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Rick Dinicola,
Associate Director, WA Water Science Center,
934 Broadway,
Suite 300
Tacoma, WA 98402

(dinicola@usgs.gov)
(253) 552-1603
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Mount Rainier Fluvial Geomorphology and River Sedimentation

Project Summaries

  
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9722-DUP - Flood-Carrying Capacity and Sedimentation Trends of the Lower Puyallup River System - Phase I - Completed FY2010

Frying Pan CreekProblem - Recent flooding in the Lower Puyallup River System, due in part to sediment aggradation in sections of river channel, has renewed interest in knowing the current flood-carrying capacity of the main stems of rivers in the Lower Puyallup River System and the flood-carrying capacity for different river-system management options. Sediment was commonly removed from the river until about the mid-1990s, when this practice largely ceased to protect aquatic habitat. It is not known how the change in sediment management has impacted the long-term aggradation/degradation trends and flood-carrying capacity of the lower Puyallup River system as a whole. A previous study evaluated the effects of potential new setback levees on aquatic habitat and function and the flood-carrying capacity of the system in Pierce County but did not include sediment management as a potential management option. Some stakeholders in the basin are considering both levee setback and sediment-management river-system management options to reduce flooding and increase habitat and want to know the likely impact of these potential options. As a result, a subset of the stakeholders, including the Puyallup and Muckleshoot Tribes, Pierce County, King County, and Pierce Conservation District have asked the USGS to assist in evaluating river-system management options. This study, conducted in cooperation with Pierce County, emphasizes trends in sedimentation and flood-carrying capacity for different river-system management options and represents a first step in the river-system-management-evaluation process.

Objectives - The general objectives of the study are to better understand the current flood-carrying capacity of the Lower Puyallup River System, the flood-carrying capacity for different river-system management options, and the long-term sedimentation trends of the system.

Relevance and Benefits - This study addresses issues related to flooding in a populated area of the Nation that also provides important habitat for endangered salmonids. The study is consistent with the USGS strategic science direction, "A National hazards, risk, and resilience assessment program: ensuring the long-term health and wealth of the Nation," identified in the strategic Science Plan of the USGS (U.S. Geological Survey, 2007).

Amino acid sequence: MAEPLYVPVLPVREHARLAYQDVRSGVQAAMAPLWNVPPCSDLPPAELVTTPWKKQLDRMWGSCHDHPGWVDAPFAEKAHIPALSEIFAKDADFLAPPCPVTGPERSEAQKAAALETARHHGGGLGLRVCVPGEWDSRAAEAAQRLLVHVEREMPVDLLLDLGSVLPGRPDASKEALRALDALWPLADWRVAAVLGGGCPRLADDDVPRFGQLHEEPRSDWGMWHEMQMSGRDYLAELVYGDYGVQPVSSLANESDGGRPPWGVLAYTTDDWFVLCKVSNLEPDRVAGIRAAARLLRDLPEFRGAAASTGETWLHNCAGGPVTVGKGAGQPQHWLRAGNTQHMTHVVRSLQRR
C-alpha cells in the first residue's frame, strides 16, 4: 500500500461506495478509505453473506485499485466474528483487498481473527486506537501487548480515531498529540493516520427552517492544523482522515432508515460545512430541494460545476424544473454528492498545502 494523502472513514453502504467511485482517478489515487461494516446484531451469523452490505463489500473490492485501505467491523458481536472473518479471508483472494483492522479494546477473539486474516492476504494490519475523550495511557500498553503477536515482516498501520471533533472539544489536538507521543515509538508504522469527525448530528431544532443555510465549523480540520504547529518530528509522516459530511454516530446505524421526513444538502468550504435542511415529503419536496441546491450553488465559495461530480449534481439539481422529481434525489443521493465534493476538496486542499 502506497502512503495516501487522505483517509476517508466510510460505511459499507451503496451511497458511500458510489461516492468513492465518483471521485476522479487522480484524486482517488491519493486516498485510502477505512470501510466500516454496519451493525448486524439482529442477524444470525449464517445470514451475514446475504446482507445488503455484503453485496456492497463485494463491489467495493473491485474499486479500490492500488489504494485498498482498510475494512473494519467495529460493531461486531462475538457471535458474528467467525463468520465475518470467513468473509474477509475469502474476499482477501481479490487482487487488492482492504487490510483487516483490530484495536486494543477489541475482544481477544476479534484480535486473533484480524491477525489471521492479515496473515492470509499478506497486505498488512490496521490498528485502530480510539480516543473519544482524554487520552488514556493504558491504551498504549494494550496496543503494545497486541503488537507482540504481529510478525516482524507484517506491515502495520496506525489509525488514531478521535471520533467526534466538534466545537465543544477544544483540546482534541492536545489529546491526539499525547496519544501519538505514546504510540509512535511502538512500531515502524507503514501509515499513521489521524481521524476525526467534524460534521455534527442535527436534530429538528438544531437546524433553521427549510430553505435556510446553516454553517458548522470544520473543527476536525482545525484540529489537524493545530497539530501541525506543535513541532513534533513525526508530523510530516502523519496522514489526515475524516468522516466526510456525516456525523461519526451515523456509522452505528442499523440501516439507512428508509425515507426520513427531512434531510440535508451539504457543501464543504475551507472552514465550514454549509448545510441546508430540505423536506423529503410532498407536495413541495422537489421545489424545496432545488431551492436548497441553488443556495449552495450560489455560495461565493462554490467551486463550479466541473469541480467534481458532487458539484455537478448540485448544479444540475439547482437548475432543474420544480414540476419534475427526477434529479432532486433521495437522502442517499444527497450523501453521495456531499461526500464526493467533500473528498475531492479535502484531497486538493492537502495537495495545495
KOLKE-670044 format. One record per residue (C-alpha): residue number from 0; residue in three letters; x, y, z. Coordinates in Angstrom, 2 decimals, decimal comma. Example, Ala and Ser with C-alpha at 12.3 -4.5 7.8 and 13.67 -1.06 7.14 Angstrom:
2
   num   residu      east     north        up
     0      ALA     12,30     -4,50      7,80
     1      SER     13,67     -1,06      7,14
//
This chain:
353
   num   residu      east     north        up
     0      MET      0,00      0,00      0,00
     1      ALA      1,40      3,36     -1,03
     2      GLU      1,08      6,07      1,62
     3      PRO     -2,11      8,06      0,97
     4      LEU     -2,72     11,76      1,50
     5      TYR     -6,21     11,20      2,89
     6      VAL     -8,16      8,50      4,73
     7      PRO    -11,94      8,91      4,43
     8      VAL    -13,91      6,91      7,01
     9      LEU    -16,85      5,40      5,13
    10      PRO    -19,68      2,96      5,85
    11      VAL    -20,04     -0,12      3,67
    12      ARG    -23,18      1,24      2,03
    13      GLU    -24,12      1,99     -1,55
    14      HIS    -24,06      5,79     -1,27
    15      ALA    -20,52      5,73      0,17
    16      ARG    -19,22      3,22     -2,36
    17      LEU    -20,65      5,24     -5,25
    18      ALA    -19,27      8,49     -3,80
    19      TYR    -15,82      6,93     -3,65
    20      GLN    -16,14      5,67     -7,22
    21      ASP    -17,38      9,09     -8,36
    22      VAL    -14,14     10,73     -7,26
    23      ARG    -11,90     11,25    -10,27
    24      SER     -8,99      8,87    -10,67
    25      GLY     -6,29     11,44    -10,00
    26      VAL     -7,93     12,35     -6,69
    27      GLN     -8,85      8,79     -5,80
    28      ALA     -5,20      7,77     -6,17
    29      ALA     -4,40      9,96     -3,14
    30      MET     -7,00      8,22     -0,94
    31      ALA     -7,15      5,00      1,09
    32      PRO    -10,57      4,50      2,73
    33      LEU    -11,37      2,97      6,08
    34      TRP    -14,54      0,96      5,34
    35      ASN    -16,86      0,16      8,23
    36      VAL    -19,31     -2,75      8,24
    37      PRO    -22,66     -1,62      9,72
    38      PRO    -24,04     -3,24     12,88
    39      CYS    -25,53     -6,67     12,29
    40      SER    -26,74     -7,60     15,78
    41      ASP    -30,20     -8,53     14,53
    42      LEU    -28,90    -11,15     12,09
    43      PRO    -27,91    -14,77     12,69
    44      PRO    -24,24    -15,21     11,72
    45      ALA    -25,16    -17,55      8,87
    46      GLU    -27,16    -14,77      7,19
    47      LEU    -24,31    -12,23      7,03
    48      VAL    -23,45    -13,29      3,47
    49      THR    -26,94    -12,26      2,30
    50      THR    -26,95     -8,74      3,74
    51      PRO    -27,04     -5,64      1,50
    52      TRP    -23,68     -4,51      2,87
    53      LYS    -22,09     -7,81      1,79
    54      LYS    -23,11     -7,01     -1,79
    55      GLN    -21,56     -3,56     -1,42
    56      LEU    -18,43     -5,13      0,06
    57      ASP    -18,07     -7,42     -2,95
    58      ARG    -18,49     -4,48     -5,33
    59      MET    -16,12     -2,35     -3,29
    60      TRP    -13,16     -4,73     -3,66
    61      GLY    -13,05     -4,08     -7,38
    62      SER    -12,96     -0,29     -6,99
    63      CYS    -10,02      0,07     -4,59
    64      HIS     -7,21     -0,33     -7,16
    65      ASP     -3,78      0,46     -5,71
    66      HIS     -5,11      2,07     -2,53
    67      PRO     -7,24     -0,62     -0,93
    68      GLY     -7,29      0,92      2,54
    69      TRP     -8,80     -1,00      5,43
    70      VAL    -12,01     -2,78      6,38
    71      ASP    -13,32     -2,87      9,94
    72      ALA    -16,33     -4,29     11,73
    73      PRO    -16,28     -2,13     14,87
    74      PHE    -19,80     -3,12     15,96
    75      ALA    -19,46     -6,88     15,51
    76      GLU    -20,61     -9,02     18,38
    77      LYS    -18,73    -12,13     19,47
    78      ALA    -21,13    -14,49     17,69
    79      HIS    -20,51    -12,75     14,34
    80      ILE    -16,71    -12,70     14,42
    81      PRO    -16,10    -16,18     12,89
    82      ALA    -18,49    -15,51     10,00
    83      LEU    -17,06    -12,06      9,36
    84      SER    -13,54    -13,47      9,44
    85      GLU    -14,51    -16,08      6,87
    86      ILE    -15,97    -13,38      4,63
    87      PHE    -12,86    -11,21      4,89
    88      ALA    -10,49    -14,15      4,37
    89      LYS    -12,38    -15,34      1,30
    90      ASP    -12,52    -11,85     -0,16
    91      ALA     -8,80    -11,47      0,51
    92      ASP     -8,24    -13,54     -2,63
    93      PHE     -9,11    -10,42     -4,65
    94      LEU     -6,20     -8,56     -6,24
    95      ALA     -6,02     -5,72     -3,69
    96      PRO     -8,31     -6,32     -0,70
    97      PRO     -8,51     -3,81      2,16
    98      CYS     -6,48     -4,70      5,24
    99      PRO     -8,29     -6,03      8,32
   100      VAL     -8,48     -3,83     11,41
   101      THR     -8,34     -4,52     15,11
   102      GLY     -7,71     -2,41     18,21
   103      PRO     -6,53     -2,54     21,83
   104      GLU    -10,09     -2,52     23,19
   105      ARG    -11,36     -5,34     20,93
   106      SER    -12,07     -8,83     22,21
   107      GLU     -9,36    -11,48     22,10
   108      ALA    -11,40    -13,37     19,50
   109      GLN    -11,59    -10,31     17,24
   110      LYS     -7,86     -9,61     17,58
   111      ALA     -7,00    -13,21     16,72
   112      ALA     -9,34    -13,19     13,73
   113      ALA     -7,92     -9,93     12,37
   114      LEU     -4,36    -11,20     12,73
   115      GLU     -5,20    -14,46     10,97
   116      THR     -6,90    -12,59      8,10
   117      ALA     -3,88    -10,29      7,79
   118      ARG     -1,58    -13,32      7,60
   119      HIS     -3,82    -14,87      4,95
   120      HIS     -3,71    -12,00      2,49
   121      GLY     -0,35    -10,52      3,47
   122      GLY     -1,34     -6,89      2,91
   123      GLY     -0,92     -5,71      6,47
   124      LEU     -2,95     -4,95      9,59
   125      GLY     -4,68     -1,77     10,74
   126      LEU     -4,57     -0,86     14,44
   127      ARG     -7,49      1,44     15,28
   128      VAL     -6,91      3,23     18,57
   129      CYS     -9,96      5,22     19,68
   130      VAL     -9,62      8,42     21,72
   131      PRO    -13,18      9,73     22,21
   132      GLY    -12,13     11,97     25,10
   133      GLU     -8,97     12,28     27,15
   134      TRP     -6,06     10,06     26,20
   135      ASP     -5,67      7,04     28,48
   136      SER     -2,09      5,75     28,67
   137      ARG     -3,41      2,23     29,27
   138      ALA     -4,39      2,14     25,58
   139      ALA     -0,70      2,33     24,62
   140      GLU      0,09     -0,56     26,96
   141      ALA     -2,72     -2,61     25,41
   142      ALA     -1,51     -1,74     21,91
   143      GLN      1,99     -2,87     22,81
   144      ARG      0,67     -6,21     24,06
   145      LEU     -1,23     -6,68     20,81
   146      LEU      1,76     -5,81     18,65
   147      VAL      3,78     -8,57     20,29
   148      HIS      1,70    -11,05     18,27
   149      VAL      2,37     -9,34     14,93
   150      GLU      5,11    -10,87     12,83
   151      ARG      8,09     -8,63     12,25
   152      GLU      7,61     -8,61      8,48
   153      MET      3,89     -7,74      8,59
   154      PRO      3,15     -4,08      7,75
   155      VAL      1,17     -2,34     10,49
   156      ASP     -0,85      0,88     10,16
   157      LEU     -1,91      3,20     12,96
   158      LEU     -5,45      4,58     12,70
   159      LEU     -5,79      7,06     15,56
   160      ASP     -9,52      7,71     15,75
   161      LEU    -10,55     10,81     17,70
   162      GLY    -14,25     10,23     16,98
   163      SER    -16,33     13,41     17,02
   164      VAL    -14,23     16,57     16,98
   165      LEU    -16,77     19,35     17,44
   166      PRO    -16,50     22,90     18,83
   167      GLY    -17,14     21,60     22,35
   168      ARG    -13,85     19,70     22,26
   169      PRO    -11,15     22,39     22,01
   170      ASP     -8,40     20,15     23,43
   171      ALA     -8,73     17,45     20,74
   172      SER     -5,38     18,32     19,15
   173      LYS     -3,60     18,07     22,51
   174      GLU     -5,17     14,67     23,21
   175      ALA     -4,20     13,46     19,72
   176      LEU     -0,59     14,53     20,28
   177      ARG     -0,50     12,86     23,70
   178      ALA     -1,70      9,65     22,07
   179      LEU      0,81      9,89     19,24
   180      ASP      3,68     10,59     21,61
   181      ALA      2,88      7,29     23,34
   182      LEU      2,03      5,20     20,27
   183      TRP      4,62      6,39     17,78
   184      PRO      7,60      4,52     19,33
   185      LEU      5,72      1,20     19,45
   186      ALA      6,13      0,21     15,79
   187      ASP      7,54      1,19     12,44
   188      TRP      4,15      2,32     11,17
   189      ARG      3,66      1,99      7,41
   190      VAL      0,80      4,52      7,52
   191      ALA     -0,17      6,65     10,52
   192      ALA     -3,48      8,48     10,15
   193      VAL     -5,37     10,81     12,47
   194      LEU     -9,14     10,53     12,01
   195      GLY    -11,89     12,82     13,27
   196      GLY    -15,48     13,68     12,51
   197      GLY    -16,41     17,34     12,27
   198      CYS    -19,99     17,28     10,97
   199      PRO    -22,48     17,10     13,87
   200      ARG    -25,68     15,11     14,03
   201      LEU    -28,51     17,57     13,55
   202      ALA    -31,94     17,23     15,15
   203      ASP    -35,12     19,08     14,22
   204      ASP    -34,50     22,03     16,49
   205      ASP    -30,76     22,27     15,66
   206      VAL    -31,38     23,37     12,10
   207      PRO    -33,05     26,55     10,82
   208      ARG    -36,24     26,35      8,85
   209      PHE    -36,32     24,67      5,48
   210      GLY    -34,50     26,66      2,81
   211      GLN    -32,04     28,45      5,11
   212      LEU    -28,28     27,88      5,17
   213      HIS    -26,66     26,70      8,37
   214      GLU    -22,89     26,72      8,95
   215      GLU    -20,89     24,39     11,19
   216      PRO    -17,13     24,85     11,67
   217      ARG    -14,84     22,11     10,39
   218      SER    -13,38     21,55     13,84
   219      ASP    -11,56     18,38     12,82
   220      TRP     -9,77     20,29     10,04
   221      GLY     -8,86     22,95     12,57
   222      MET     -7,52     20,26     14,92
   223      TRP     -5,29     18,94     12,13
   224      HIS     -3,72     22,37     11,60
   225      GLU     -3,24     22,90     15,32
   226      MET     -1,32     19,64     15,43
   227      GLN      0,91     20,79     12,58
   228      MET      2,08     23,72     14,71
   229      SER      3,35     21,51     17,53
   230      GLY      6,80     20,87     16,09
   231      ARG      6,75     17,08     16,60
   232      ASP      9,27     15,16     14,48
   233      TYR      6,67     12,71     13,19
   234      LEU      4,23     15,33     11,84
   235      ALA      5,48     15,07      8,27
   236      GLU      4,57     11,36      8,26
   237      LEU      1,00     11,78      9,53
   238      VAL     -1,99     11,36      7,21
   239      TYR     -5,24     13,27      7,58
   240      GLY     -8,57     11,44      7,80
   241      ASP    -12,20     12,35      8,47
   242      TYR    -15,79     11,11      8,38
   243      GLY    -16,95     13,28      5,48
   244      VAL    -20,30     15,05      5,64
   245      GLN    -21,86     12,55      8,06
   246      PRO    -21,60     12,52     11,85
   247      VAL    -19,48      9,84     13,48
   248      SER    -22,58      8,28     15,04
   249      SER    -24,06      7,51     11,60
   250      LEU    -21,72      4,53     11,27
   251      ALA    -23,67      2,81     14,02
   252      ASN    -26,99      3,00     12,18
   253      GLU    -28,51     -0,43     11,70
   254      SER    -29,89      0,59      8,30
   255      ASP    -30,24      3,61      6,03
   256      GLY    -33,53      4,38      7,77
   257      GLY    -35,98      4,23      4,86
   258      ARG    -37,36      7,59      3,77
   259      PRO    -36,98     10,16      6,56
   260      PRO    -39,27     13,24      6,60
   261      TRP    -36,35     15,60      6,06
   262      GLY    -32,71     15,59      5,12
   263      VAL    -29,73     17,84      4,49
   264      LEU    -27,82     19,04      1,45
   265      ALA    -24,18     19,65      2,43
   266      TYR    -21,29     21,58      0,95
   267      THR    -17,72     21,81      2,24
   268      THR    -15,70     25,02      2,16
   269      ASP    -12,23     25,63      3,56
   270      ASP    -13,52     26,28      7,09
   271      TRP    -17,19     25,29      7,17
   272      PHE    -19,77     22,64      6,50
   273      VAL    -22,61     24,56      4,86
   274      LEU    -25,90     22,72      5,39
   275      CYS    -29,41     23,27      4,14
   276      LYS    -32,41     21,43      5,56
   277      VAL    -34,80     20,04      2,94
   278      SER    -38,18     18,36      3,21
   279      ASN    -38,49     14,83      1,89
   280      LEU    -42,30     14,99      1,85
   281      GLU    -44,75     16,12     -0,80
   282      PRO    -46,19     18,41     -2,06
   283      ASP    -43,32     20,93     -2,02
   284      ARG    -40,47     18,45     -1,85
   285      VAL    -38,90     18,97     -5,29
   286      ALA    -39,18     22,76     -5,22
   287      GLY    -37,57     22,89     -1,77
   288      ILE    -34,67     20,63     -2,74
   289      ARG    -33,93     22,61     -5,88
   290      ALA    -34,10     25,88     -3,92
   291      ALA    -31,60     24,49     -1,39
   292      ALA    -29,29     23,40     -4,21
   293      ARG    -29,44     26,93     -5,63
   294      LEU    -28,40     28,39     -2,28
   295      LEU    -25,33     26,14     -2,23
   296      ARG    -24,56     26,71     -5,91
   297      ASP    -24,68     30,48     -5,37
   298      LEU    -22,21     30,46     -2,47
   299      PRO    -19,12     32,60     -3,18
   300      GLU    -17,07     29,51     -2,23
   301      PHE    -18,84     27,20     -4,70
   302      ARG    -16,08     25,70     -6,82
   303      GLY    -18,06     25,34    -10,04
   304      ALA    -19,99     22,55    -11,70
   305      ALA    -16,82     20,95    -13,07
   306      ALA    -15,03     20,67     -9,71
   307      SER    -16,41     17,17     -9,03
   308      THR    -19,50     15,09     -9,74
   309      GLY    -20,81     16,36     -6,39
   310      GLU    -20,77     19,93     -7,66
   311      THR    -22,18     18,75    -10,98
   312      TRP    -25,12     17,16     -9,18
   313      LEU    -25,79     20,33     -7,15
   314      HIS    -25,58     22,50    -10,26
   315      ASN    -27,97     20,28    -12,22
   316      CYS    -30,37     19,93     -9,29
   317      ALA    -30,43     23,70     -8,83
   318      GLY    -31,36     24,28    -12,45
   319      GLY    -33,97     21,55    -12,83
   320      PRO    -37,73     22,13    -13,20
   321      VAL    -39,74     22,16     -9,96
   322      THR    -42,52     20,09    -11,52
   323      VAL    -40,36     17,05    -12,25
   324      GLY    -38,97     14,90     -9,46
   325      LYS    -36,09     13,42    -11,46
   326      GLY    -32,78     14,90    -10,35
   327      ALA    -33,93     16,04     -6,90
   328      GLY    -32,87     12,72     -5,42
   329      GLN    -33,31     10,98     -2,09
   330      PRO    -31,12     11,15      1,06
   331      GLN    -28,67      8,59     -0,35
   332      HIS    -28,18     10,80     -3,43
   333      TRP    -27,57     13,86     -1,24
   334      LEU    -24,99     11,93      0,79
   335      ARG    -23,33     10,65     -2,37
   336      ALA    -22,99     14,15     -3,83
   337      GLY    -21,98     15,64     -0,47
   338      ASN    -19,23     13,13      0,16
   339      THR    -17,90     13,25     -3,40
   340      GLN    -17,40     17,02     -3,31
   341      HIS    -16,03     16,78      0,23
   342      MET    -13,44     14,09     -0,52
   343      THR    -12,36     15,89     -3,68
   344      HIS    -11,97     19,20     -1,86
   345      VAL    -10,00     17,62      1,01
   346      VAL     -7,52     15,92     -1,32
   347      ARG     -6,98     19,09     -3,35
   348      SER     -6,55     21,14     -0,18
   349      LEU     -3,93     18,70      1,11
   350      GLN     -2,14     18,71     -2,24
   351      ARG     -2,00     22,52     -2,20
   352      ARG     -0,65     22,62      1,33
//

Approach - The objectives will be met by a series of tasks, including 1) measuring channel cross sections in the Lower Puyallup River System; 2) analyzing changes in the sections since 1984; 3) analyzing historical changes in cross-section elevations at four USGS gages; 4) analyzing historical flood-carrying capacities at the same gages; 5) constructing a one-dimensional, steady-state hydraulic model and using the model to estimate current flood-carrying capacity; 6) conducting grain-size analyses of bed material along selected cross sections; 7) expanding the model of Task 5 to include a sediment-transport model and using the model to evaluate the impacts of potential river-system management options; and 8) documenting the study results in a report.

9722-EAF - Geomorphic Analysis of the Fluvial Response from Sedimentation Downstream from Mount Rainier, Washington - Phase II - Completed FY2012

Problem - Sediment input to the river systems draining Mount Rainier, Washington, has resulted in high rates of aggradation on selected reaches of the Carbon, Nisqually, White, and Puyallup Rivers, increasing channel migration and reducing the flood-carrying capacity (Czuba et al., 2010). Moreover, the listing of Puget Sound Chinook salmon and steelhead as threatened under the Endangered Species Act complicates river-management options available to resource managers when addressing increased flood risk. In addition, an apparent increase in the rate of aggradation along rivers within Mount Rainier National Park in the past two decades (Beason, 2007) may portend increased rates of alluvial aggradation in lowland rivers as sediment pulses move downstream.

Objectives - The objectives of the study are to estimate sediment input from the upper watershed of rivers draining Mount Rainier and estimate downstream transport of this sediment through the Puyallup River network (Puyallup, Carbon, and White Rivers) and along the upper Nisqually River upstream from Alder Lake.

Relevance and Benefits - This study addresses issues related to flooding in a populated area of the Nation that also provides important information explaining habitat for endangered salmonids. The study is consistent with the USGS strategic science directions "A National hazards, risk, and resilience assessment program" and "Climate variability and change" identified in the 2007-17 science strategy of the USGS (U.S. Geological Survey, 2007).

Approach - Analysis of the geomorphology of the rivers draining Mount Rainier will rely on published literature, unpublished data and expertise from professional colleagues, field-collected data, historical data, topographic data, hydraulic modeling, and the application of geomorphic principles of the downstream movement of sediment pulses in river networks.

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